Interacting partners of macrophage-secreted cathepsin B contribute to HIV-induced neuronal apoptosis.

TitleInteracting partners of macrophage-secreted cathepsin B contribute to HIV-induced neuronal apoptosis.
Publication TypeJournal Article
Year of Publication2015
AuthorsCantres-Rosario, YM, Hernandez, N, Negron, K, Perez-Laspiur, J, Leszyk, J, Shaffer, SA, Meléndez, LM
JournalAIDS
Volume29
Issue16
Pagination2081-92
Date Published2015 Oct 23
ISSN1473-5571
KeywordsApoptosis, Cathepsin B, Cells, Cultured, Culture Media, Conditioned, External, Female, HIV Infections, HIV-1, Humans, Macrophages, Neurons
Abstract

OBJECTIVE: HIV-1 infection of macrophages increases cathepsin B secretion and induces neuronal apoptosis, but the molecular mechanism remains unclear.DESIGN: We identified macrophage-secreted cathepsin B protein interactions extracellularly and their contribution to neuronal death in vitro.METHODS: Cathepsin B was immunoprecipitated from monocyte-derived macrophage supernatants after 12 days postinfection. The cathepsin B interactome was identified by label-free tandem mass spectrometry and compared with uninfected supernatants. Proteins identified were validated by western blot. Neurons were exposed to macrophage-conditioned media in presence or absence of antibodies against cathepsin B and interacting proteins. Apoptosis was measured using TUNEL labeling. Immunohistochemistry of postmortem brain tissue samples from healthy, HIV-infected and Alzheimer's disease patients was performed to observe the ex-vivo expression of the proteins identified.RESULTS: Nine proteins co-immunoprecipitated differentially with cathepsin B between uninfected and HIV-infected macrophages. Serum amyloid P component (SAPC)-cathepsin B interaction increased in HIV-infected macrophage supernatants, while matrix metalloprotease 9 (MMP-9)-cathepsin B interaction decreased. Pre-treatment of HIV-infected macrophage-conditioned media with antibodies against cathepsin B and SAPC decreased neuronal apoptosis. The addition of MMP-9 antibodies was not neuro-protective SAPC was overexpressed in postmortem brain tissue from HIV-positive neurocognitive impaired patients compared with HIV positive with normal cognition and healthy controls, although MMP-9 expression was similar in all tissues.CONCLUSION: Inhibiting SAPC-cathepsin B interaction protects against HIV-induced neuronal death and may help to find alternative treatments for HIV-associated neurocognitive disorders.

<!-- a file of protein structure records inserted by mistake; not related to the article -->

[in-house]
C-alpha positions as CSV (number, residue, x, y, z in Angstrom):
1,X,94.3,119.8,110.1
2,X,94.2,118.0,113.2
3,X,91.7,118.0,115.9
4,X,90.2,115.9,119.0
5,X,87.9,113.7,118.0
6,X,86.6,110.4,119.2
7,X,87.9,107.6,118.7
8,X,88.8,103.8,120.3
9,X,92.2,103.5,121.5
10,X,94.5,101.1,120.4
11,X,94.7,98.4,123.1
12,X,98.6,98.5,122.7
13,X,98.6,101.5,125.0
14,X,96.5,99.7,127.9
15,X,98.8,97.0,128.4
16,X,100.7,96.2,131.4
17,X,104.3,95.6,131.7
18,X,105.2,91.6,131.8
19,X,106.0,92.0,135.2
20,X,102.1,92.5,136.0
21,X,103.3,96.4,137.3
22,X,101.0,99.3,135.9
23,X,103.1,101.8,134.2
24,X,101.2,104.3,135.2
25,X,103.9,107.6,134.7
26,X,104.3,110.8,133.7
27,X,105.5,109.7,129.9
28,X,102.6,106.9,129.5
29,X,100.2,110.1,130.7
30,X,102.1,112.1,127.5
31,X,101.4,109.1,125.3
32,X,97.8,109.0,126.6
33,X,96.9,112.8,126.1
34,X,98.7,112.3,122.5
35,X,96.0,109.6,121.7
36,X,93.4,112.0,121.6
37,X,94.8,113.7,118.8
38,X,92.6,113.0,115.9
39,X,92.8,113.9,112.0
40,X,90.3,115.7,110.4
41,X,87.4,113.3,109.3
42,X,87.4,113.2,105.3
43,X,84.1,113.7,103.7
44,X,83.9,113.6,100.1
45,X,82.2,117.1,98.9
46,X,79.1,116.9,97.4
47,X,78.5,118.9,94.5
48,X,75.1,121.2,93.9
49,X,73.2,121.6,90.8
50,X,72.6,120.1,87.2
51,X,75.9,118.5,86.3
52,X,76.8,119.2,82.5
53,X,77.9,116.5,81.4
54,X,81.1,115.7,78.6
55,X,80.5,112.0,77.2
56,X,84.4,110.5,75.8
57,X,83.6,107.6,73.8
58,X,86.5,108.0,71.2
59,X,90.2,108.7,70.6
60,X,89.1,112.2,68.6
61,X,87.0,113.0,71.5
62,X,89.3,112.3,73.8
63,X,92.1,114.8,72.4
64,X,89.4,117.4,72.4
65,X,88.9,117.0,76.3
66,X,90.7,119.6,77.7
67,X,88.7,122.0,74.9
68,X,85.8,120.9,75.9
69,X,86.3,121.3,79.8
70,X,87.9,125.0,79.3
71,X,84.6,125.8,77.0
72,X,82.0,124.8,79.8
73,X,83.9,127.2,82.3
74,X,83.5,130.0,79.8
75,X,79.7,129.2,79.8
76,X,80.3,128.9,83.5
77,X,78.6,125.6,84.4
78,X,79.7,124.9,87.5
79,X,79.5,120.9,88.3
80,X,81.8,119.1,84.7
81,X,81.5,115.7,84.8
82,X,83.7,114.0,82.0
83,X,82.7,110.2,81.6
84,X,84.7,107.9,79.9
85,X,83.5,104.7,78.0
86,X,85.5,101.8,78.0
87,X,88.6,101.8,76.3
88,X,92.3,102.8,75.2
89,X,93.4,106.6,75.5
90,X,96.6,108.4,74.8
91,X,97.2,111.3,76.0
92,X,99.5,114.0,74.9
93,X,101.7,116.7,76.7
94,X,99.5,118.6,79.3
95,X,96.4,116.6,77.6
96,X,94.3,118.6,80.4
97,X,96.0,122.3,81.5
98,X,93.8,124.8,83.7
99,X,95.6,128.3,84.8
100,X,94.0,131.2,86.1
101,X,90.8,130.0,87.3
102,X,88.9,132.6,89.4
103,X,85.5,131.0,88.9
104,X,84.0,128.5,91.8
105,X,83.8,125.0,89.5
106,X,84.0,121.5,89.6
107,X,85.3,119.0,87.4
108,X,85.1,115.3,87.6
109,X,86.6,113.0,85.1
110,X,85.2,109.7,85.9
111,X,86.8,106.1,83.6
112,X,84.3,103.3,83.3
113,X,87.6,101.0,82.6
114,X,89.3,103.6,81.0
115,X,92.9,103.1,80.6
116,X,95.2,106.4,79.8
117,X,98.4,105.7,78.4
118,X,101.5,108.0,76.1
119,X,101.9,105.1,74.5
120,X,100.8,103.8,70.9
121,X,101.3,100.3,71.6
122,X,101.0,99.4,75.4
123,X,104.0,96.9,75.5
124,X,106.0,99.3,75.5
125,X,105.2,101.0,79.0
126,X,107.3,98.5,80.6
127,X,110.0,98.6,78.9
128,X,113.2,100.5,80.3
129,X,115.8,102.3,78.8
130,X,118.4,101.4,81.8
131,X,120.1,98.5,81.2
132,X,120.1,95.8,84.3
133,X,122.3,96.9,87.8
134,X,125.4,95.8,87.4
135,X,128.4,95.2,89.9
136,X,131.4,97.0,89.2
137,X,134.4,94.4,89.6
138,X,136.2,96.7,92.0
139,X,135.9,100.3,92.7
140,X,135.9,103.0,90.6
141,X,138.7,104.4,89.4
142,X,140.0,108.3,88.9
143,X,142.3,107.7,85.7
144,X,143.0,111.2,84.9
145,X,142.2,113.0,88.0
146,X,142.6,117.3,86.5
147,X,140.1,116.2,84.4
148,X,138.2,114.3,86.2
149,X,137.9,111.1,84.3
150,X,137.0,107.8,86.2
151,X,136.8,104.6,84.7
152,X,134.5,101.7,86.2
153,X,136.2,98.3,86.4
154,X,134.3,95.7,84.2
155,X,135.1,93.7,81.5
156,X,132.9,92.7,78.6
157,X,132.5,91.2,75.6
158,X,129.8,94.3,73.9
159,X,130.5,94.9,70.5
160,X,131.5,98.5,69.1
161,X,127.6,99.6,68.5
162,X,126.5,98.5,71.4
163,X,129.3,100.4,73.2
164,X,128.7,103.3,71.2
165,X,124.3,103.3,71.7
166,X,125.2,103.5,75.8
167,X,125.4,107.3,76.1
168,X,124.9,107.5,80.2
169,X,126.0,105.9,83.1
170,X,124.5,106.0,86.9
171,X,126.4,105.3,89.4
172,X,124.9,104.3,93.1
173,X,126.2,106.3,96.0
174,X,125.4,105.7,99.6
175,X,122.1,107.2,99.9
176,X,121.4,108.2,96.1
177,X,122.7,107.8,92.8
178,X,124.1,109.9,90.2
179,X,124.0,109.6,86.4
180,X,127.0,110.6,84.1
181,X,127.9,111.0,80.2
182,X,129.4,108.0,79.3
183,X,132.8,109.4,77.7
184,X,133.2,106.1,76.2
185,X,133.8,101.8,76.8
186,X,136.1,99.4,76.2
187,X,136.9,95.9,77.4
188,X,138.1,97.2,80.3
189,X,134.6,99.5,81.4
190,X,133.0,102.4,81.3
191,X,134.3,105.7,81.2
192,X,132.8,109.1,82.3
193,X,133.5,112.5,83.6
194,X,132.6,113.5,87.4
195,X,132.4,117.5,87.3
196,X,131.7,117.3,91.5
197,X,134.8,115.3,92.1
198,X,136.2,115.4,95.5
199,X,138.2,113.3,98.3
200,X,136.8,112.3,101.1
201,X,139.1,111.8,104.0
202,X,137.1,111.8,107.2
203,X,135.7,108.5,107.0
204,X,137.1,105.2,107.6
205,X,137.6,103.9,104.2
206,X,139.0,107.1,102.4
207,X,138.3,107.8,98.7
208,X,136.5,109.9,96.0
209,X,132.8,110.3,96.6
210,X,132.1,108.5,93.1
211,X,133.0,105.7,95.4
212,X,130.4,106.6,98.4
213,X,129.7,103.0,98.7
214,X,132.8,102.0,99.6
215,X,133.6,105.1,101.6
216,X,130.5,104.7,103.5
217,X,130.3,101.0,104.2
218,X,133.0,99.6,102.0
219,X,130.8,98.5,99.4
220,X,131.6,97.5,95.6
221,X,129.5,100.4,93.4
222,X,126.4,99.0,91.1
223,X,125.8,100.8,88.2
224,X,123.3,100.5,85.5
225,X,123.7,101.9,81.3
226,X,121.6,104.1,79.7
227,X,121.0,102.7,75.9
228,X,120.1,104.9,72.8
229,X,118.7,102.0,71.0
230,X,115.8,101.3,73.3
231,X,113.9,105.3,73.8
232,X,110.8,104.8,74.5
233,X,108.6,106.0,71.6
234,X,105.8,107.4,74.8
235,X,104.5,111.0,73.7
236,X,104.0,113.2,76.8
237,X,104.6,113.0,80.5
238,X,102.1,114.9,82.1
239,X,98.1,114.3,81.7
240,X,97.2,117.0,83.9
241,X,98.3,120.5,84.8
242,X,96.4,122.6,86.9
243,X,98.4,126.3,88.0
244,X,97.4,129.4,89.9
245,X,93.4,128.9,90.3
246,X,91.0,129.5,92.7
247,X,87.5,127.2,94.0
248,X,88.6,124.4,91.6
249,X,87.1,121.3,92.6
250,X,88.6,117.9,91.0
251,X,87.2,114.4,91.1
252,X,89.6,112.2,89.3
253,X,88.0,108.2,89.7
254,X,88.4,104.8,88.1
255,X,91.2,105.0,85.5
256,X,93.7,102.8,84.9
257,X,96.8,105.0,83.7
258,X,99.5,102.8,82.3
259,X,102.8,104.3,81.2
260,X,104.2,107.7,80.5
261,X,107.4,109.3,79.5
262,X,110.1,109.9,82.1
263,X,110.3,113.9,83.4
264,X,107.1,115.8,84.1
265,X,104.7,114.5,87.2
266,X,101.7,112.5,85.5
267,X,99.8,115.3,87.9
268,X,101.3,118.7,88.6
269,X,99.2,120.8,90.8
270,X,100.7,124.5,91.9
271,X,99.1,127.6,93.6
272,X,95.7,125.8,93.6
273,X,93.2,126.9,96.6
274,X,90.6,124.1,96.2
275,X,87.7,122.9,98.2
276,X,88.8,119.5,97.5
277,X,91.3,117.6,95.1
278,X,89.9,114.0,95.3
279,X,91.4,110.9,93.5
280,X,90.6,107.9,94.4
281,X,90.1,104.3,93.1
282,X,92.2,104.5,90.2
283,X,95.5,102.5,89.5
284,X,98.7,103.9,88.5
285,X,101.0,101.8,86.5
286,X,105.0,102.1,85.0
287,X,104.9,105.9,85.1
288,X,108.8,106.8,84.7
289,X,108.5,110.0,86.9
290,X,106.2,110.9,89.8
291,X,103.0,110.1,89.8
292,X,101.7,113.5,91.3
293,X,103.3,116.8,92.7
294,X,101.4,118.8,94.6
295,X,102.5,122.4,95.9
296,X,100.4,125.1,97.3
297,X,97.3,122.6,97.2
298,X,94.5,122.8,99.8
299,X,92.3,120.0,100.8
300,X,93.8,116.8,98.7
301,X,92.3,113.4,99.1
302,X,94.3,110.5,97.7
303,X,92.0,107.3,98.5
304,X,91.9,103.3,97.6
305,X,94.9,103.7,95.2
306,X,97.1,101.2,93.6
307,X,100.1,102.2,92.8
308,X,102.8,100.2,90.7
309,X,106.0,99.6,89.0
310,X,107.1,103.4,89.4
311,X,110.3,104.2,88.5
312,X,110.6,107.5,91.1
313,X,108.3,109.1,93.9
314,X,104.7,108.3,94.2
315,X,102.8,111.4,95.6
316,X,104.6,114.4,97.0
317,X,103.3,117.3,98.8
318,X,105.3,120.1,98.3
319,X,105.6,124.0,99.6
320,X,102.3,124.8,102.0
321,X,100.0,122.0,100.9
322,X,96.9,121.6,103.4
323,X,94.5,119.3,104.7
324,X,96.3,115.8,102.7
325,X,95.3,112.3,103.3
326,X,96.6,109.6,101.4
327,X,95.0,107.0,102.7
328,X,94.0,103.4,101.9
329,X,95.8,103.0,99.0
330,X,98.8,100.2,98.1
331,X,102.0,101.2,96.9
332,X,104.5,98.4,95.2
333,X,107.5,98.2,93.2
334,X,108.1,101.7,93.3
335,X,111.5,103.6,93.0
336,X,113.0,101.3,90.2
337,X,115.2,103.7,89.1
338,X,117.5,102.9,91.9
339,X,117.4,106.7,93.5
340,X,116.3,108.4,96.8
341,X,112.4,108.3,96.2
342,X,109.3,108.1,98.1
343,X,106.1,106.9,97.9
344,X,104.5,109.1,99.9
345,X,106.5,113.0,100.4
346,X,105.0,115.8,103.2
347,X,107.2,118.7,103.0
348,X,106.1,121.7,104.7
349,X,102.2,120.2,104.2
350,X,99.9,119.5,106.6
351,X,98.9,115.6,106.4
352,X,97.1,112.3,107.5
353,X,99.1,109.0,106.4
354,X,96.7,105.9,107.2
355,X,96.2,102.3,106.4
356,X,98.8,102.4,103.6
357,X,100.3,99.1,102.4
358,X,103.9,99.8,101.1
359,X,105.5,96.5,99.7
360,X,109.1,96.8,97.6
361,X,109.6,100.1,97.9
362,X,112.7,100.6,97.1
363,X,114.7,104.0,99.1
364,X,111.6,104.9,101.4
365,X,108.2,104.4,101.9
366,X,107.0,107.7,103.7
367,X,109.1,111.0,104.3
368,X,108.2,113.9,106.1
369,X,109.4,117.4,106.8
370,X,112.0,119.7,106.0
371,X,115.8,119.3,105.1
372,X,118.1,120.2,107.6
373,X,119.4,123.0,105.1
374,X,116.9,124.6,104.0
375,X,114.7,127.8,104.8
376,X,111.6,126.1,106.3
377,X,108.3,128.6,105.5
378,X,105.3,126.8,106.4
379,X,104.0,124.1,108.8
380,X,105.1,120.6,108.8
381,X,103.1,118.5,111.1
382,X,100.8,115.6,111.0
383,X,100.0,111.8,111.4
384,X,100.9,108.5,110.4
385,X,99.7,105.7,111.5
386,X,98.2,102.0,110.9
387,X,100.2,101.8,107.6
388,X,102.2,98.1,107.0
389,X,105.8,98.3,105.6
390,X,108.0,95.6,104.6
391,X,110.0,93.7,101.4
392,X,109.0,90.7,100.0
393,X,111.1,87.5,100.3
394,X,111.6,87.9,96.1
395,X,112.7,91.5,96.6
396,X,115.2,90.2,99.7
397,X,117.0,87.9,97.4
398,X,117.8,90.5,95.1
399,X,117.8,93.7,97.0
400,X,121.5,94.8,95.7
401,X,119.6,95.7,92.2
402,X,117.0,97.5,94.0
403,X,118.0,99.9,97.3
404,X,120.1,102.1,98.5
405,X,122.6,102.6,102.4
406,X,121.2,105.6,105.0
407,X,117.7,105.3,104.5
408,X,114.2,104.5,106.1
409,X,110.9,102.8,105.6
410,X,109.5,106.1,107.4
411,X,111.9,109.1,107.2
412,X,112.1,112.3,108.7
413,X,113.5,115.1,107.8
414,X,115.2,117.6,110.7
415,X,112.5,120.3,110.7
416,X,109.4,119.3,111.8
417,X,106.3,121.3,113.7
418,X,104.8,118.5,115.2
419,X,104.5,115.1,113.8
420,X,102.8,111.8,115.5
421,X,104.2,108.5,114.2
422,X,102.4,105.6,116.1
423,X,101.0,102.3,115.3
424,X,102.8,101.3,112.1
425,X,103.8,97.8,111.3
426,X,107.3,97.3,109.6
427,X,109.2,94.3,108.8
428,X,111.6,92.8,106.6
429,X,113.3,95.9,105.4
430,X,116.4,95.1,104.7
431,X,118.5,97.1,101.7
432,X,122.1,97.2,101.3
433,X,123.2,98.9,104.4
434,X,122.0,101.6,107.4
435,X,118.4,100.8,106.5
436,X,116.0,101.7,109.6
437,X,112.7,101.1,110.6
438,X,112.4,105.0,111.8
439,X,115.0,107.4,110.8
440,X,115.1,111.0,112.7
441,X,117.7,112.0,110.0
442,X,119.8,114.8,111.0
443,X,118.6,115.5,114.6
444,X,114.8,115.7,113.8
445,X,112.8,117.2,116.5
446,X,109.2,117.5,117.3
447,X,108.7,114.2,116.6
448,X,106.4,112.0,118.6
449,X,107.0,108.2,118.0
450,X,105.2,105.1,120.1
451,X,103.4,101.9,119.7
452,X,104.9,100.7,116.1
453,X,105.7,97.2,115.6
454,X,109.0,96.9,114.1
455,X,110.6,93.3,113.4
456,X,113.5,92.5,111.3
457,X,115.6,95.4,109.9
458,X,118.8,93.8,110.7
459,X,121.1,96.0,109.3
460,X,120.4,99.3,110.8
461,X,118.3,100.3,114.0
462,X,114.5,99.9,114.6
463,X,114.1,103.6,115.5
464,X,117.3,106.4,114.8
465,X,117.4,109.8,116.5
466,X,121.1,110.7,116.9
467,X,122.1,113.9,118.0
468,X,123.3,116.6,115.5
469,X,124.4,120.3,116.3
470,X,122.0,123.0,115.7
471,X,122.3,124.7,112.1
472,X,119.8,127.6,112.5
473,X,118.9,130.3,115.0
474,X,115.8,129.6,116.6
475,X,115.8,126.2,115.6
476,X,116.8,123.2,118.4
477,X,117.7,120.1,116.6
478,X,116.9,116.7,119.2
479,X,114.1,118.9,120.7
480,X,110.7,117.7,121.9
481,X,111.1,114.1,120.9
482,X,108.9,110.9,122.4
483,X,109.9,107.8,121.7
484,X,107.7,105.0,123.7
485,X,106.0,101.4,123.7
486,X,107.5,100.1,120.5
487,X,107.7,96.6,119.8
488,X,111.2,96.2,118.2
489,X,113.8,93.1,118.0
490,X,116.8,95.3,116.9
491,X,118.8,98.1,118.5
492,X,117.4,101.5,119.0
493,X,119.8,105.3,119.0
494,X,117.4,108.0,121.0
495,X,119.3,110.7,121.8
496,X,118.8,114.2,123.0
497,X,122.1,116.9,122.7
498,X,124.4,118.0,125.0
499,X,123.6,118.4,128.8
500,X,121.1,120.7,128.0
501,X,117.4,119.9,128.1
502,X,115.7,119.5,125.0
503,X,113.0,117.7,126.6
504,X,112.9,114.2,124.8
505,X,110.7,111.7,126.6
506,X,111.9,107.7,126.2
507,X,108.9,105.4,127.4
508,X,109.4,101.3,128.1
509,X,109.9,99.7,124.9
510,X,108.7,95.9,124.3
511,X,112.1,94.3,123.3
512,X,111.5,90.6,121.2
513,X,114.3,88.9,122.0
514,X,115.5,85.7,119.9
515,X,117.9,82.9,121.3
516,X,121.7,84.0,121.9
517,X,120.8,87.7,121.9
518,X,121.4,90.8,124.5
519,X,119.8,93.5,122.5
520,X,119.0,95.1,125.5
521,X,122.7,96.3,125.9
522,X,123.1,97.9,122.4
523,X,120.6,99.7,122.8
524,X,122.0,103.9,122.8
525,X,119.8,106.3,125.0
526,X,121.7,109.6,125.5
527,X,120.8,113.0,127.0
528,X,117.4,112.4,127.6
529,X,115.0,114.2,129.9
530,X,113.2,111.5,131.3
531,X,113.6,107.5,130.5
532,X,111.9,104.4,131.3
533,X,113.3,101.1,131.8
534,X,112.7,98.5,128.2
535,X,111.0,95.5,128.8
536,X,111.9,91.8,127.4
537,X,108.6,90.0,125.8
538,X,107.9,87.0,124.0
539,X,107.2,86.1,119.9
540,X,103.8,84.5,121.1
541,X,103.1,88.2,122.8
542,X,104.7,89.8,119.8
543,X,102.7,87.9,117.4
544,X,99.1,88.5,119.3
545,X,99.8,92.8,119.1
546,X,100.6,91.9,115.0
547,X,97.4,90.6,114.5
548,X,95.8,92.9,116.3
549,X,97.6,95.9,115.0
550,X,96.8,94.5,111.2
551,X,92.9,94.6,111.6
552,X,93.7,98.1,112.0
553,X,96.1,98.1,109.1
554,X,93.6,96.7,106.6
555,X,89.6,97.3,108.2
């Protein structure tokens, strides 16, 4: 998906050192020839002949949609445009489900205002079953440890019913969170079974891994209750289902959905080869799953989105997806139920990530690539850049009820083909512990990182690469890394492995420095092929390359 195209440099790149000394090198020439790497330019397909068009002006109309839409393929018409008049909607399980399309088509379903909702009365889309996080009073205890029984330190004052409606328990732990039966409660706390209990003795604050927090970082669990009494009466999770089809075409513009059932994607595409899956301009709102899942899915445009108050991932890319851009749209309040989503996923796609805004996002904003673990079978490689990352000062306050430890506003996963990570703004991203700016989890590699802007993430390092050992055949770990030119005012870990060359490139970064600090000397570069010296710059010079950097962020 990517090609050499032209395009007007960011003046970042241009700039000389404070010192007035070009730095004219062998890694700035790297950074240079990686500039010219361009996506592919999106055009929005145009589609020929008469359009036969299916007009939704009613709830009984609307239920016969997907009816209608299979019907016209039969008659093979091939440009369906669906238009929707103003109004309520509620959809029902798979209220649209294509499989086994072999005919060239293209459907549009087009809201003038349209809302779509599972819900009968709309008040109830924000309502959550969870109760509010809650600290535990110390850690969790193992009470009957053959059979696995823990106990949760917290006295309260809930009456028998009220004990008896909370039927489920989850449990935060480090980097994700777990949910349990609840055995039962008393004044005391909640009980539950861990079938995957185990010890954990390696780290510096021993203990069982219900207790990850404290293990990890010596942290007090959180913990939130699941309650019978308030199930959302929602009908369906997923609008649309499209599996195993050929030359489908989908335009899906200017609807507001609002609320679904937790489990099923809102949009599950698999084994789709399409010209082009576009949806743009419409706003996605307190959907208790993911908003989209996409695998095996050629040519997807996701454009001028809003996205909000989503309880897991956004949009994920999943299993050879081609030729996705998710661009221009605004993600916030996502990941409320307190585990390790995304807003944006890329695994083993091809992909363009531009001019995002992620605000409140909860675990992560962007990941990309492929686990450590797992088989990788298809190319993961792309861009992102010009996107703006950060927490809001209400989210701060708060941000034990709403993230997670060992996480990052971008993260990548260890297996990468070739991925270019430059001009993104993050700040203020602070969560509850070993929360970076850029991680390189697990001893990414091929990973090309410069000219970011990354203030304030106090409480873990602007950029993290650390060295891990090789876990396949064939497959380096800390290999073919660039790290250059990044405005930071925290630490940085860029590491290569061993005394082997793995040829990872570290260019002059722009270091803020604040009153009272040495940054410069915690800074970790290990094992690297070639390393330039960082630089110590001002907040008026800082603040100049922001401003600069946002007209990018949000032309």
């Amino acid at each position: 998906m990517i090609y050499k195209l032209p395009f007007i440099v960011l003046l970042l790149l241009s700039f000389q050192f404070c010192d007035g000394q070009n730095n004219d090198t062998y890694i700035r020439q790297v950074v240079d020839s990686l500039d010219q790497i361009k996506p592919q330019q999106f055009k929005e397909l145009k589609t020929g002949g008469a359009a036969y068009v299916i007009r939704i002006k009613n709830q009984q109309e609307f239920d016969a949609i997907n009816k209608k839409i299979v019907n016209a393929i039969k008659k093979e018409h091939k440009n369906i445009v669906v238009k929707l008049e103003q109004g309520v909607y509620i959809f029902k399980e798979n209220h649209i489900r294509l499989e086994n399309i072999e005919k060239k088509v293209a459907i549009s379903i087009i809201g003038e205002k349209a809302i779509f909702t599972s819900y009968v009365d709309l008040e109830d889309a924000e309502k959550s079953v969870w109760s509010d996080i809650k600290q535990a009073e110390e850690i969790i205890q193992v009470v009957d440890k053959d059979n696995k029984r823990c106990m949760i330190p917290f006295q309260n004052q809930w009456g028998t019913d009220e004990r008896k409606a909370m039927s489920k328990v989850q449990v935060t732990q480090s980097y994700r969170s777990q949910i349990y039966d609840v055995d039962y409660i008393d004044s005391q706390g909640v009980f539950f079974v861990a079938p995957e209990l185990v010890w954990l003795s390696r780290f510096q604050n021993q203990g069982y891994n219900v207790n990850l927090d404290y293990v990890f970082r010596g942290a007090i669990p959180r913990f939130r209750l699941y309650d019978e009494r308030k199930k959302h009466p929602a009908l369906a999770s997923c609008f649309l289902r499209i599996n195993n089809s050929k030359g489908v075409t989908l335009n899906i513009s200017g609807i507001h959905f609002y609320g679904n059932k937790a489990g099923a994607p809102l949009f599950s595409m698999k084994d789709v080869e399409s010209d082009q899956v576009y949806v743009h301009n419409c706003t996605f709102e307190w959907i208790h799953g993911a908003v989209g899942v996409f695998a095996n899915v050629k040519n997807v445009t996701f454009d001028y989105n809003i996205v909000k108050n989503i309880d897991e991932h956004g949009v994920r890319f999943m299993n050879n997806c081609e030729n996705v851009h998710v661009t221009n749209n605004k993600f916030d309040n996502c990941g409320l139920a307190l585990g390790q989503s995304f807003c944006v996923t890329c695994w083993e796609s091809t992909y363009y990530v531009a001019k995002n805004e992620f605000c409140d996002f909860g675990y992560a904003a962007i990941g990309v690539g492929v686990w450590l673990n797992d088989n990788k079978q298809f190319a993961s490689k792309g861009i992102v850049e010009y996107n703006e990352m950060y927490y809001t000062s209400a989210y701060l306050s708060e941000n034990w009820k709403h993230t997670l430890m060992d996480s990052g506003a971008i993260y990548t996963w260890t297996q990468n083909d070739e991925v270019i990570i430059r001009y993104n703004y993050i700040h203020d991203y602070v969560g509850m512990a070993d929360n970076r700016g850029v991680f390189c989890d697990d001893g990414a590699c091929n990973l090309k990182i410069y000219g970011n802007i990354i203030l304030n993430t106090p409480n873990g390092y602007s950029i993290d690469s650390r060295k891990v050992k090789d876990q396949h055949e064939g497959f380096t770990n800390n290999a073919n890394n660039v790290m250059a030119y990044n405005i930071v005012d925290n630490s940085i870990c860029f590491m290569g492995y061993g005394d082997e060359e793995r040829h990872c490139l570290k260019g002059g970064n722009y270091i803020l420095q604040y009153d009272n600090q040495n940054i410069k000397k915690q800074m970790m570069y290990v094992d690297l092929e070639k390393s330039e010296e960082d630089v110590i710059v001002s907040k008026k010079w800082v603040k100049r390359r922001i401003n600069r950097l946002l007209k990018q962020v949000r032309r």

DOI10.1097/QAD.0000000000000823
Alternate JournalAIDS
PubMed ID26208400
PubMed Central IDPMC4636939
Grant ListU01 MH083507 / MH / NIMH NIH HHS / United States
R24 MH059724 / MH / NIMH NIH HHS / United States
U01 MH083500 / MH / NIMH NIH HHS / United States
8G12MD007600 / MD / NIMHD NIH HHS / United States
R01MH083516 / MH / NIMH NIH HHS / United States
R24 NS045491 / NS / NINDS NIH HHS / United States
N01MH32002 / MH / NIMH NIH HHS / United States
R25 GM061838 / GM / NIGMS NIH HHS / United States
U24 MH100928 / MH / NIMH NIH HHS / United States
5U01MH083500 / MH / NIMH NIH HHS / United States
R24MH59724 / MH / NIMH NIH HHS / United States
R24 MH059745 / MH / NIMH NIH HHS / United States
R24MH59745 / MH / NIMH NIH HHS / United States
U54 NS043011 / NS / NINDS NIH HHS / United States
U54NS043011 / NS / NINDS NIH HHS / United States
P20RR016470-12 / RR / NCRR NIH HHS / United States
R24 NS038841 / NS / NINDS NIH HHS / United States
P20 RR016470 / RR / NCRR NIH HHS / United States
R24 NS45491 / NS / NINDS NIH HHS / United States
NS 38841 / NS / NINDS NIH HHS / United States
R25GM061838 / GM / NIGMS NIH HHS / United States
G12 RR003051 / RR / NCRR NIH HHS / United States
U01MH083501 / MH / NIMH NIH HHS / United States
U01 MH083501 / MH / NIMH NIH HHS / United States
SC1 GM113691 / GM / NIGMS NIH HHS / United States
U01MH083506 / MH / NIMH NIH HHS / United States
U01 MH083545 / MH / NIMH NIH HHS / United States
U01 MH083506 / MH / NIMH NIH HHS / United States
R01 MH083516 / MH / NIMH NIH HHS / United States
U01MH083507 / MH / NIMH NIH HHS / United States
G12 MD007600 / MD / NIMHD NIH HHS / United States
U01MH083545 / MH / NIMH NIH HHS / United States